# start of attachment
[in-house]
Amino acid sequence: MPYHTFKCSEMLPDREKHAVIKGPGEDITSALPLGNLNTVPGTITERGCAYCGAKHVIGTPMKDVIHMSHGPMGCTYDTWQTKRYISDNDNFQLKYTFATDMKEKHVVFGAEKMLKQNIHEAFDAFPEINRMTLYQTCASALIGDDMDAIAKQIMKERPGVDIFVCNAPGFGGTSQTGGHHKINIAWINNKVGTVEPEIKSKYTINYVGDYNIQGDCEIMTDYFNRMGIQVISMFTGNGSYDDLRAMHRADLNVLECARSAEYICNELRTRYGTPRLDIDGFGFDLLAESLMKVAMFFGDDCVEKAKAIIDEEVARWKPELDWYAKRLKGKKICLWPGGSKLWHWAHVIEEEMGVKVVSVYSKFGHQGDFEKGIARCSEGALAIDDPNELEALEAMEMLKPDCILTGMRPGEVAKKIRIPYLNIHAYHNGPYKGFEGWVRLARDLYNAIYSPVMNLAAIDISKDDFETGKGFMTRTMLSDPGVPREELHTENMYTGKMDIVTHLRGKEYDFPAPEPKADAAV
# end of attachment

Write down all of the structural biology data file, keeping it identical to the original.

[in-house]
Amino acid sequence: MPYHTFKCSEMLPDREKHAVIKGPGEDITSALPLGNLNTVPGTITERGCAYCGAKHVIGTPMKDVIHMSHGPMGCTYDTWQTKRYISDNDNFQLKYTFATDMKEKHVVFGAEKMLKQNIHEAFDAFPEINRMTLYQTCASALIGDDMDAIAKQIMKERPGVDIFVCNAPGFGGTSQTGGHHKINIAWINNKVGTVEPEIKSKYTINYVGDYNIQGDCEIMTDYFNRMGIQVISMFTGNGSYDDLRAMHRADLNVLECARSAEYICNELRTRYGTPRLDIDGFGFDLLAESLMKVAMFFGDDCVEKAKAIIDEEVARWKPELDWYAKRLKGKKICLWPGGSKLWHWAHVIEEEMGVKVVSVYSKFGHQGDFEKGIARCSEGALAIDDPNELEALEAMEMLKPDCILTGMRPGEVAKKIRIPYLNIHAYHNGPYKGFEGWVRLARDLYNAIYSPVMNLAAIDISKDDFETGKGFMTRTMLSDPGVPREELHTENMYTGKMDIVTHLRGKEYDFPAPEPKADAAV